Drafted seventh overall by the Brewers in 2002, Fielder hit .282 with 230 home runs 656 RBIs over parts of seven seasons in Milwaukee. He ranks third on the franchise's home run list behind former teammate Ryan Braun and Hall of Famer Robin Yount, is sixth in club history with 439 extra-base hits and seventh in RBIs. Among players to make at least 2,500 plate appearances in a Brewers uniform, Fielder ranks first with a .929 OPS and a .390 on-base percentage.
Fielder's 50 home runs in 2007, 141 RBIs in 2009 and 114 walks in 2010 are single-season franchise records. His 87 extra-base hits in '07 tied Yount's record from 1982, when Yount was American League MVP. Fielder owns the top two seasons in franchise history for home runs, the top two seasons for OPS, and the top three seasons for walks. He's also the only player in franchise history to play all 162 games in multiple seasons.
"I remember one day I was doing the Kenny Macha show," Brewers broadcaster Bob Uecker said, referring to the former Brewers manager. "Macha tells me he was giving Prince a day off. I said, 'You haven't told him yet?' He said, 'No, but I'm going to.'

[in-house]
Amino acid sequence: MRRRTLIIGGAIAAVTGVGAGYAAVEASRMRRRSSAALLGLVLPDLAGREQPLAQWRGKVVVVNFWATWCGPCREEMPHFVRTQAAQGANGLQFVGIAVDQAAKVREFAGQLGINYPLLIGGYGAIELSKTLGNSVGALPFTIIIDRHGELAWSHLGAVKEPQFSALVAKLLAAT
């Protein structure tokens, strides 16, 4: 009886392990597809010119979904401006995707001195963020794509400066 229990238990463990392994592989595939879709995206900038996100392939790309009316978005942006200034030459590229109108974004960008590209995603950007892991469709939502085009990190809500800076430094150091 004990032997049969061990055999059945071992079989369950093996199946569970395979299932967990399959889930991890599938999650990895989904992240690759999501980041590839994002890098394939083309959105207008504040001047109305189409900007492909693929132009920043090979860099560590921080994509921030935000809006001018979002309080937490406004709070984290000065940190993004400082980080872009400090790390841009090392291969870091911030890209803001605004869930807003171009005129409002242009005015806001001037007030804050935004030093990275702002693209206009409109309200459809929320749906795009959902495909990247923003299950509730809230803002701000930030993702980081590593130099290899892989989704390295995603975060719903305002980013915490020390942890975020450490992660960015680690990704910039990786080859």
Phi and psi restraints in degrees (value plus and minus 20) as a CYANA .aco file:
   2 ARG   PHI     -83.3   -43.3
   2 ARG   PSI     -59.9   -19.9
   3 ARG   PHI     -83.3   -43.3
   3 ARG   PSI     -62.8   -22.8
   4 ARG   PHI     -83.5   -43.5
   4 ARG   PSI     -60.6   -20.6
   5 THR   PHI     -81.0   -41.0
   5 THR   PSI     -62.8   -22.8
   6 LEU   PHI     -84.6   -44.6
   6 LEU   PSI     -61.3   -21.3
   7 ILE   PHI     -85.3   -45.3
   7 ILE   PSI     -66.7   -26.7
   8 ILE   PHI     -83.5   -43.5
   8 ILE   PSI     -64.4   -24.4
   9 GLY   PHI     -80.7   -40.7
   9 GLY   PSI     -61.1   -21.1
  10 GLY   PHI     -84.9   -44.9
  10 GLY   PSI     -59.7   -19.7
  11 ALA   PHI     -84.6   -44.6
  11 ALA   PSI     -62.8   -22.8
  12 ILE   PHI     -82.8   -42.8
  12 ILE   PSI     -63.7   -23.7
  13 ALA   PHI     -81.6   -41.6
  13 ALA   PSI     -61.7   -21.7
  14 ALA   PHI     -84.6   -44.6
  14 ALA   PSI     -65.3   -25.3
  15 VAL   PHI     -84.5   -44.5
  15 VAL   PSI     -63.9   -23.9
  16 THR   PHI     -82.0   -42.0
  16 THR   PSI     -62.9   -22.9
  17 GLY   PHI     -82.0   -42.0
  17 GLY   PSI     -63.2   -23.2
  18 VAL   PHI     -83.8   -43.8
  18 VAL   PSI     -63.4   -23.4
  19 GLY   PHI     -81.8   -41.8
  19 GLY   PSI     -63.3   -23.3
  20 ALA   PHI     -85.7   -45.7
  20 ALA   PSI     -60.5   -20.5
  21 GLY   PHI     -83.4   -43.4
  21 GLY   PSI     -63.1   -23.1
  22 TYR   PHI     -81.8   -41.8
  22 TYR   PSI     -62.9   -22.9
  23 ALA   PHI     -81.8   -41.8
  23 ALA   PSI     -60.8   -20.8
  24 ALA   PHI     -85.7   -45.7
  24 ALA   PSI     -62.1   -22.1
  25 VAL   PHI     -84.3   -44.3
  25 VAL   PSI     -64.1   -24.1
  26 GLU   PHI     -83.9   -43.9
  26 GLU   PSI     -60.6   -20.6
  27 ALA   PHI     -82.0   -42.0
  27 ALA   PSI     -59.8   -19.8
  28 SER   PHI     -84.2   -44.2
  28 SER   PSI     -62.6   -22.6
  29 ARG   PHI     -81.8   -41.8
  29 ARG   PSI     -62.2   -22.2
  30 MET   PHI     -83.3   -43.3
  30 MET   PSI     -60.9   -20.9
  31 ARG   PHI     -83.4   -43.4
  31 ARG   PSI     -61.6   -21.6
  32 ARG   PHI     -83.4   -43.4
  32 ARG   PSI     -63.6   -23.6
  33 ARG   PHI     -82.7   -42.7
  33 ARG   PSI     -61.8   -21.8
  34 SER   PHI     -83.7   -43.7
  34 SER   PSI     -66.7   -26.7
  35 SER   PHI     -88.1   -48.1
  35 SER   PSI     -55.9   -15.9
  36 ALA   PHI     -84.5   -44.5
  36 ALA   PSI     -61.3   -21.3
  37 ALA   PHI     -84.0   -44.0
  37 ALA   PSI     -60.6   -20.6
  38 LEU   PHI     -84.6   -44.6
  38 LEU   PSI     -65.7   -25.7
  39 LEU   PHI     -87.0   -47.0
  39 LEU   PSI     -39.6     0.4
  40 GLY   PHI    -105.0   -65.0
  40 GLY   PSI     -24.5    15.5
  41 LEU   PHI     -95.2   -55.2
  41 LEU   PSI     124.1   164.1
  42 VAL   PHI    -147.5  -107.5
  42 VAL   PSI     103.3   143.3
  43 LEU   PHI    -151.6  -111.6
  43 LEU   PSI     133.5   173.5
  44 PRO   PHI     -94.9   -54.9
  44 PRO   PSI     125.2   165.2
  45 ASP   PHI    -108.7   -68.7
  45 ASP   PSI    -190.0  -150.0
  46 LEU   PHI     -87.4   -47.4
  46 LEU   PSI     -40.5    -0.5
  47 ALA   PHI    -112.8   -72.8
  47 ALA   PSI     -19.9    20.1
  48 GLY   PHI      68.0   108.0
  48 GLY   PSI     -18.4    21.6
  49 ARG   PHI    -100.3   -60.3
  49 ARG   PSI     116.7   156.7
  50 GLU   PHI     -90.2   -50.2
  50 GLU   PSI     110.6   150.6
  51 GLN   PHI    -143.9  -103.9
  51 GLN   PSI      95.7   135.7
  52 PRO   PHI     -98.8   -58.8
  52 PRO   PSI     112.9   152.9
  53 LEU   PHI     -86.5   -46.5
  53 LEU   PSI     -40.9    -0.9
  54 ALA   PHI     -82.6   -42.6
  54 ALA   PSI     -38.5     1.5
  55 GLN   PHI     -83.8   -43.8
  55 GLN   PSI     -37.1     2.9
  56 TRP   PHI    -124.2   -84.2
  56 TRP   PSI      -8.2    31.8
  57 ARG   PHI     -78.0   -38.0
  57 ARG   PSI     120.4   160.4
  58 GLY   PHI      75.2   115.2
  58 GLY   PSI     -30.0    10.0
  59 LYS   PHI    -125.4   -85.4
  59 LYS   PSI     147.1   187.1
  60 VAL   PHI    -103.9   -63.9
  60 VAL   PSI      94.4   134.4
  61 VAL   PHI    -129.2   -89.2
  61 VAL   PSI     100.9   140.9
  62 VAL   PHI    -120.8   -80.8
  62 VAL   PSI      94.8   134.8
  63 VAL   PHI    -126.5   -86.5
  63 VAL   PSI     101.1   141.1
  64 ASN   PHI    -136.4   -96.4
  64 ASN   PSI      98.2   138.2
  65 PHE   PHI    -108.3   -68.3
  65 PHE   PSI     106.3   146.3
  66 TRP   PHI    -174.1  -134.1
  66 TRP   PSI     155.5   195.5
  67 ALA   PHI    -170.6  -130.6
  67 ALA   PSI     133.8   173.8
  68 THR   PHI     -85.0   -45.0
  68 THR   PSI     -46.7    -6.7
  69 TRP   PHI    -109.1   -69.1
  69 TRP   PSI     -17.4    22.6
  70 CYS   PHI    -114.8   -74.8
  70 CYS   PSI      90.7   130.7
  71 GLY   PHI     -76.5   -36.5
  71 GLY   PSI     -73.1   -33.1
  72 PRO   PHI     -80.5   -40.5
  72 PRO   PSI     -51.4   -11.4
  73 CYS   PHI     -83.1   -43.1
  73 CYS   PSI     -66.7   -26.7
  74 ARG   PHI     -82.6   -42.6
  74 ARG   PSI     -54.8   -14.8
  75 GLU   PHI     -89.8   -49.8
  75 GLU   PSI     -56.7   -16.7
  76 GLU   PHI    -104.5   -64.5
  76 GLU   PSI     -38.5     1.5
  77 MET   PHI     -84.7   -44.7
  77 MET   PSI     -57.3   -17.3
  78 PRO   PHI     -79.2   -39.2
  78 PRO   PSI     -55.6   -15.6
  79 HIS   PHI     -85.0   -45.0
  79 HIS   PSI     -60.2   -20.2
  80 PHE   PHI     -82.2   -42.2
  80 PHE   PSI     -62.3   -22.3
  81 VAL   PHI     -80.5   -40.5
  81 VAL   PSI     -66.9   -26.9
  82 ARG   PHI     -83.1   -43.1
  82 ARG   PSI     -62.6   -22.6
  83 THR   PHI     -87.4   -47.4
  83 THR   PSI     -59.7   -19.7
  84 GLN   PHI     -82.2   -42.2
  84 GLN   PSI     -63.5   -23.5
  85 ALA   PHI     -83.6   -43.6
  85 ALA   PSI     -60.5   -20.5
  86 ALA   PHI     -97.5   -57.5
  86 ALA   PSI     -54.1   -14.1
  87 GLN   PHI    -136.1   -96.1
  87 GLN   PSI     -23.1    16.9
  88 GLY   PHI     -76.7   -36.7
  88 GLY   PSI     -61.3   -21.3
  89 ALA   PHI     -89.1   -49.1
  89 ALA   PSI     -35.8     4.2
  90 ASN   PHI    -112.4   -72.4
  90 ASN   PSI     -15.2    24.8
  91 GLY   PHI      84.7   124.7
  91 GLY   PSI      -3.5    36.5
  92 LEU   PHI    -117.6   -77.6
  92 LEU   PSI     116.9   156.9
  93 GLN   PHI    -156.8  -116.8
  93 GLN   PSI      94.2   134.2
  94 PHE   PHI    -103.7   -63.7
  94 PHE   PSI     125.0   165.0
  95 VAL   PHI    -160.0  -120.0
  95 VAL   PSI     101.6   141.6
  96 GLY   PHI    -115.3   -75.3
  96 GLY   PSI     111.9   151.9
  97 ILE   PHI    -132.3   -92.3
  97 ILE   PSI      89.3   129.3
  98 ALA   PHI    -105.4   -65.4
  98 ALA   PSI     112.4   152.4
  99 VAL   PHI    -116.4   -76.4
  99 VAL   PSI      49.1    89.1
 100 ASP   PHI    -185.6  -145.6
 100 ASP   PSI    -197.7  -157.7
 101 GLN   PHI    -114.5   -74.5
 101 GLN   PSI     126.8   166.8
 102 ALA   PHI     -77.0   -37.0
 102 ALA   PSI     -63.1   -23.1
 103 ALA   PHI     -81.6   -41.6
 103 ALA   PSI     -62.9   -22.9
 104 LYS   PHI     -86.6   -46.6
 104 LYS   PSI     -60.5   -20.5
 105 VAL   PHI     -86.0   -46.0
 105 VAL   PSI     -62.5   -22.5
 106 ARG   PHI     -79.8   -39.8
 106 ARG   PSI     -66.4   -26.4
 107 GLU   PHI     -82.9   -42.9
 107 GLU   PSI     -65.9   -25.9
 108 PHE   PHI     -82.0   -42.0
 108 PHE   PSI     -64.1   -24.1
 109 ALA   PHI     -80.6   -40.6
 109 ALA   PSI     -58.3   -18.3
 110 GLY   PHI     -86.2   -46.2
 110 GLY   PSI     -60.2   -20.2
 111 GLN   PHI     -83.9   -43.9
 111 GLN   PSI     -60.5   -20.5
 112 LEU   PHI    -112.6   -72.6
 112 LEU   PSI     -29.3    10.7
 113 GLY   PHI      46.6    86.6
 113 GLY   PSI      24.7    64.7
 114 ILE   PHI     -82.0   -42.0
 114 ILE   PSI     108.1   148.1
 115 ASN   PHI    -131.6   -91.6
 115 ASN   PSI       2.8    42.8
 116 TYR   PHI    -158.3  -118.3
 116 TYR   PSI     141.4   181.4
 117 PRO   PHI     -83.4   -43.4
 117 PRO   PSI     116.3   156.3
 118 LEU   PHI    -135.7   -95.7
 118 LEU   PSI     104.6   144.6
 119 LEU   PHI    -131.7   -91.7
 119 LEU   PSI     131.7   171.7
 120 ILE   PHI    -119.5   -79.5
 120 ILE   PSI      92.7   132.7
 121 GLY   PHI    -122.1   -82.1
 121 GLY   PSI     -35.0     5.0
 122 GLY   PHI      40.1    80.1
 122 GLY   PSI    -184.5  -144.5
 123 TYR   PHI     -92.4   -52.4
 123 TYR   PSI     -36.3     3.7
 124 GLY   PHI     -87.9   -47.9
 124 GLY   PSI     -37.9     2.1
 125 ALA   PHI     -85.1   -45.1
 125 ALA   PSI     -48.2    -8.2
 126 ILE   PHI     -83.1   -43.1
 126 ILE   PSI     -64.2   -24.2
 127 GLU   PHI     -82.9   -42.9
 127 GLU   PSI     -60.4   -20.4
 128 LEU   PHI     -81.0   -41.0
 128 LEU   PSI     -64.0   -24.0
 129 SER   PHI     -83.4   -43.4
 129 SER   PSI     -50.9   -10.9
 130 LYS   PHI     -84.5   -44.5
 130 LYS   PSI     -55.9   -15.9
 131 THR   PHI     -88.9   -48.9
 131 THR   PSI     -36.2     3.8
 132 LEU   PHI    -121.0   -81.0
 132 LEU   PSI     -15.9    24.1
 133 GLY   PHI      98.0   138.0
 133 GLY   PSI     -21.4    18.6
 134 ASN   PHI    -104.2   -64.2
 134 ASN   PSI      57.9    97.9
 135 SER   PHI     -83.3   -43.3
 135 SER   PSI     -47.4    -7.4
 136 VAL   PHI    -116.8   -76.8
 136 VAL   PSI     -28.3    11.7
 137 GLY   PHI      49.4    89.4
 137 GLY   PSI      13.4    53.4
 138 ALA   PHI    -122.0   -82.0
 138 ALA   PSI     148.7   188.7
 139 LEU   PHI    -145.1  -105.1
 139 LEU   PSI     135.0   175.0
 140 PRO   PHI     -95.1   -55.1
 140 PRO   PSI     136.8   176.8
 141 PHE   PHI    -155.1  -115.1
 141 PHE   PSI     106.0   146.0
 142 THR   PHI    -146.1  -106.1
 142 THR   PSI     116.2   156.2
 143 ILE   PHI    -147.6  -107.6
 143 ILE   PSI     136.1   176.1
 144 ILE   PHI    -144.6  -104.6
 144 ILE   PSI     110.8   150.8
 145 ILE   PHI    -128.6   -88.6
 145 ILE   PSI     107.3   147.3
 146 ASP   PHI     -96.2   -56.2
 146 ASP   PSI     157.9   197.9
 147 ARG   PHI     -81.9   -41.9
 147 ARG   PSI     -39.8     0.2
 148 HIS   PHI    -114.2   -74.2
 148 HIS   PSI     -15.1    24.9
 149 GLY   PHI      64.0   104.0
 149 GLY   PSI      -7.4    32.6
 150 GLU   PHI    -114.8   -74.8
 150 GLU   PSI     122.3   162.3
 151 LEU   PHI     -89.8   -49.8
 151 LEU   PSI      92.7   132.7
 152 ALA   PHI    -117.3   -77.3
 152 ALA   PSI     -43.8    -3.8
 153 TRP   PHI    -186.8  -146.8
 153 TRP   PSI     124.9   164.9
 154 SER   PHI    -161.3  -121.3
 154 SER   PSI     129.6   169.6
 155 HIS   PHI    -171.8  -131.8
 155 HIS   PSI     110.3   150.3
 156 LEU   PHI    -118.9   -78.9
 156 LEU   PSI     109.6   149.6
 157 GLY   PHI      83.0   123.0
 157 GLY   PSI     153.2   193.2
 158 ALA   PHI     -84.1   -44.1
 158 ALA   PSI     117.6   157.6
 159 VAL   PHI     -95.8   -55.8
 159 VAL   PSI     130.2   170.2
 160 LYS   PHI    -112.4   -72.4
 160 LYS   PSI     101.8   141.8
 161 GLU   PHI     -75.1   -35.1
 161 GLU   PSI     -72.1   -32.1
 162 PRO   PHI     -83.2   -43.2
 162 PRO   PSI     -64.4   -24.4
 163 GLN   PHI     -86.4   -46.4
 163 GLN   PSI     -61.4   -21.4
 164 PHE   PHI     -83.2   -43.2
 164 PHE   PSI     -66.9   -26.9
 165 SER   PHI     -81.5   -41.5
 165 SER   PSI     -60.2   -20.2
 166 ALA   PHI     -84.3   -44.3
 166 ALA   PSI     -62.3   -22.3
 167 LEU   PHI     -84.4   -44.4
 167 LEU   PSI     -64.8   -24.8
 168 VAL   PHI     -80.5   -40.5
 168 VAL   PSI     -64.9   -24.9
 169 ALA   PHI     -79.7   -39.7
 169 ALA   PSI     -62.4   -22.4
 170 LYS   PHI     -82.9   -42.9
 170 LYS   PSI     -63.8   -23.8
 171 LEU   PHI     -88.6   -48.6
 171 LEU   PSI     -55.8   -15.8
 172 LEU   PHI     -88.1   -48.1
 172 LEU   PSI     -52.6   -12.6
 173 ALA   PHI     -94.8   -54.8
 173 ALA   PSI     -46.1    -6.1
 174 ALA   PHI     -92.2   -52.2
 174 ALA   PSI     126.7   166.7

"I looked at him and I said, 'Kenny, I can tell you right now, that ain't gonna happen. He might kick your [rear end].'"
Sure enough, Fielder played that day. He set a Brewers record by playing in 374 consecutive games from 2008-2012 before sitting out a game in Houston with the flu. Fielder was so sick that the Astros team doctor administered intravenous fluids, and Fielder still lobbied for a spot in the lineup.
When he did return to action, Fielder started a new streak that spanned 547 games and three teams -- the Brewers, the Tigers (who signed him to a free agent mega-contract in January 2012) and the Rangers (who traded for Fielder in November 2013). The 547-game streak, which ended with the onset of his neck woes, is the 25th-longest in Major League history.
"He played so hard all the time," Uecker said. "If he hit a bouncer back to the mound, he ran his butt off. Every time. That's the one thing that people should remember about Prince, and I think once people sit back and read this, they will say to themselves, 'That is right.' He always ran hard. He played hard. I just liked him, and I appreciated what he did. I played. I know what it is.
"I'm sad, I really am. I talked to him in the spring when they came over the play in Maryvale. We had a really good talk about his family and himself and how good he felt, and how things were going to be better. It didn't happen. But he'll always be one of my favorite guys."